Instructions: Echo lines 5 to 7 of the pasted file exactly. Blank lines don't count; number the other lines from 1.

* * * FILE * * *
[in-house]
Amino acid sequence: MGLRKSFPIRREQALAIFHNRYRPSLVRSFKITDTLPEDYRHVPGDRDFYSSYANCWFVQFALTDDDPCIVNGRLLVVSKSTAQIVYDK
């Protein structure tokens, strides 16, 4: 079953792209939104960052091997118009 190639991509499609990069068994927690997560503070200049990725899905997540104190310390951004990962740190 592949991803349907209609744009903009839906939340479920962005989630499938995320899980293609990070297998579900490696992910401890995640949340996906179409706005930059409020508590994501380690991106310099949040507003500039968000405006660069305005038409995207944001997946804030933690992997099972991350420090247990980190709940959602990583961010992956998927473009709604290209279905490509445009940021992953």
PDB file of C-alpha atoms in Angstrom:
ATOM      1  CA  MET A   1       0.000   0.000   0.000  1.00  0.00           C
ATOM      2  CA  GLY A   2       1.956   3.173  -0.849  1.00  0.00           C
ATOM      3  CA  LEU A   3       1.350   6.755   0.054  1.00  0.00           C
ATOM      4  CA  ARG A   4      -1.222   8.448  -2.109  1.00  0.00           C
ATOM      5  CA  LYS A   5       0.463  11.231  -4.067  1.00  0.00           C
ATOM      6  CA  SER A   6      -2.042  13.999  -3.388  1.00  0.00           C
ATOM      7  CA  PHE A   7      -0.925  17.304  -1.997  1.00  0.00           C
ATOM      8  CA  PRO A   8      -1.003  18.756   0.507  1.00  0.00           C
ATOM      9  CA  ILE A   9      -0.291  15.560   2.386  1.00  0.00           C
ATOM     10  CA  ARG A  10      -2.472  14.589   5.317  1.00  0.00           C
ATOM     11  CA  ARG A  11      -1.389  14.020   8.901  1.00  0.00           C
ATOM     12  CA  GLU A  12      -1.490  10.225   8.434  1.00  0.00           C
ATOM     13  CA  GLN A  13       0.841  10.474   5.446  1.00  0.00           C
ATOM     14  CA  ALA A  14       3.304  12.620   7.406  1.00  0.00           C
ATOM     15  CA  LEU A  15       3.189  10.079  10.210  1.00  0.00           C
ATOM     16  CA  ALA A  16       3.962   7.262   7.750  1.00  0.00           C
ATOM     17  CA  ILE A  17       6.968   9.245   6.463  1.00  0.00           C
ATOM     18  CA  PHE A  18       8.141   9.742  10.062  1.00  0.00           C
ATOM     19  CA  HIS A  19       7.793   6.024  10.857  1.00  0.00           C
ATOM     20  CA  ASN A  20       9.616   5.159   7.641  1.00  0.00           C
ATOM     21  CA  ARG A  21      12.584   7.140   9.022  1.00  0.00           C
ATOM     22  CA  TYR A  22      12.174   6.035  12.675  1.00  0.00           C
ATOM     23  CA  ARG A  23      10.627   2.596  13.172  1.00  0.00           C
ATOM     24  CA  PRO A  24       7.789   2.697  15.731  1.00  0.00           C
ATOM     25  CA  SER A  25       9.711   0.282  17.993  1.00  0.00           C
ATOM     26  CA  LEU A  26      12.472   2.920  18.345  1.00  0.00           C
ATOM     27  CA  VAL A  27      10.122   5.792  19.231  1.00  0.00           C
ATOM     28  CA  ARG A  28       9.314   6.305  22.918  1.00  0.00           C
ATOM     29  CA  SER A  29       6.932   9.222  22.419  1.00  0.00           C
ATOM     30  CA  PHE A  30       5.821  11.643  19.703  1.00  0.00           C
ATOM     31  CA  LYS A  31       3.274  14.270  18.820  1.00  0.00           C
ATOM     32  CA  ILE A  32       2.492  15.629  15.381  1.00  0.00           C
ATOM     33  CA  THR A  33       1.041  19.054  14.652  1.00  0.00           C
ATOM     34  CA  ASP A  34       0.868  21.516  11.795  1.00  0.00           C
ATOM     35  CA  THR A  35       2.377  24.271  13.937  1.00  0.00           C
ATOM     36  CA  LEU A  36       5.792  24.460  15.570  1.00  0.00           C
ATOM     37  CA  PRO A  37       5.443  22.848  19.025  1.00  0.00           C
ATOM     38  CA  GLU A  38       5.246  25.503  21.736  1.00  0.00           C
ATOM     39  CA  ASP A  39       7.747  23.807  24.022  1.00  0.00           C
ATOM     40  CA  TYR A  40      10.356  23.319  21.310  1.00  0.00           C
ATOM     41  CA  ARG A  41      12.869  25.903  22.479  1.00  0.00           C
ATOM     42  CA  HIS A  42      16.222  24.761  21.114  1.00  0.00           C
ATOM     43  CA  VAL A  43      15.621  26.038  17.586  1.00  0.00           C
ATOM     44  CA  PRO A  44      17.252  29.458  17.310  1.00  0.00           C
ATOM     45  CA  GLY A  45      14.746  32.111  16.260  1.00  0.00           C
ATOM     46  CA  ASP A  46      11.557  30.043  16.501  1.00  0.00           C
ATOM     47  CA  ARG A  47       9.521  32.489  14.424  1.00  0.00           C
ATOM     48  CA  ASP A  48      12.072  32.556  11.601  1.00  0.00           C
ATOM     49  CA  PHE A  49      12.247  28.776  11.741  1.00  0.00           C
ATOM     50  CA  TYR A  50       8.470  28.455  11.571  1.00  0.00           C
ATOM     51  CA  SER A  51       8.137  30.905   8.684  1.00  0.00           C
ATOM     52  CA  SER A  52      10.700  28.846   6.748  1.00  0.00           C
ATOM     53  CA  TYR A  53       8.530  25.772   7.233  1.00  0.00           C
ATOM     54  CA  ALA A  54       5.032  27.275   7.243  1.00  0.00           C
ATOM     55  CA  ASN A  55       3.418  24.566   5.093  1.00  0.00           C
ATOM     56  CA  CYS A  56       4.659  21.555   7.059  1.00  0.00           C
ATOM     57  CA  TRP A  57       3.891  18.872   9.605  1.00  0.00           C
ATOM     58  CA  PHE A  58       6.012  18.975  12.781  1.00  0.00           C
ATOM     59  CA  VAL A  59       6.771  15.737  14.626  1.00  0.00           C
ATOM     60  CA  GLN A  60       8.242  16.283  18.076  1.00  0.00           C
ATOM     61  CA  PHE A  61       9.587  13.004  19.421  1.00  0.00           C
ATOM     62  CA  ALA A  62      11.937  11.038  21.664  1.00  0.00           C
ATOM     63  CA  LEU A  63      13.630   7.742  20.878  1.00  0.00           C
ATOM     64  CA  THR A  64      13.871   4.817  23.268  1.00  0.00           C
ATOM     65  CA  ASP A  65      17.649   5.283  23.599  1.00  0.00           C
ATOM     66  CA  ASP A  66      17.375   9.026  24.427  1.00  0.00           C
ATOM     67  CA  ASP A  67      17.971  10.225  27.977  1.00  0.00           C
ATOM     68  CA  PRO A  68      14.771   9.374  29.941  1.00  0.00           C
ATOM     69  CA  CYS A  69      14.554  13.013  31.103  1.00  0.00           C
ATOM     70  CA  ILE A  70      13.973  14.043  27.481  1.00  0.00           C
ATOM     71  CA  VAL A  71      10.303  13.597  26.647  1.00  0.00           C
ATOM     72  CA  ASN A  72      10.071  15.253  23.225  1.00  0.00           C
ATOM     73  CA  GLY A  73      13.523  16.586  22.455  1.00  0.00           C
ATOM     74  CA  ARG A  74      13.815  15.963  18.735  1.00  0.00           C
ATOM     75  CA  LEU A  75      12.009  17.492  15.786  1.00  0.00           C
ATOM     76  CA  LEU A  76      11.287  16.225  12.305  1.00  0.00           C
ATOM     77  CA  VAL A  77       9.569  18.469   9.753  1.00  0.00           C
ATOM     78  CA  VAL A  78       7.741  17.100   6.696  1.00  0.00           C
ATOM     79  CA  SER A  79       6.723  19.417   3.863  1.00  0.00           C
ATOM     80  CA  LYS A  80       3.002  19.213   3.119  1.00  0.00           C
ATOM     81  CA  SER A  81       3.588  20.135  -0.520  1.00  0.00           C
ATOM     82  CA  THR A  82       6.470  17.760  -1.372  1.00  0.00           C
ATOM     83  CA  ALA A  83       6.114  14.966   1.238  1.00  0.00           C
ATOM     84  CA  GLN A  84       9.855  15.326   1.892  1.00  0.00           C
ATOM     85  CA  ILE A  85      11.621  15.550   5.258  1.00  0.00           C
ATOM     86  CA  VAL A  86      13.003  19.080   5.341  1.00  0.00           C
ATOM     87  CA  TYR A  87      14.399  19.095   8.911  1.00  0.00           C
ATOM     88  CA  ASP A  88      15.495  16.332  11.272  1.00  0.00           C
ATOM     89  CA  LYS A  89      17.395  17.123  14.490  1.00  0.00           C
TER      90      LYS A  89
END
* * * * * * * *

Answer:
ATOM      1  CA  MET A   1       0.000   0.000   0.000  1.00  0.00           C
ATOM      2  CA  GLY A   2       1.956   3.173  -0.849  1.00  0.00           C
ATOM      3  CA  LEU A   3       1.350   6.755   0.054  1.00  0.00           C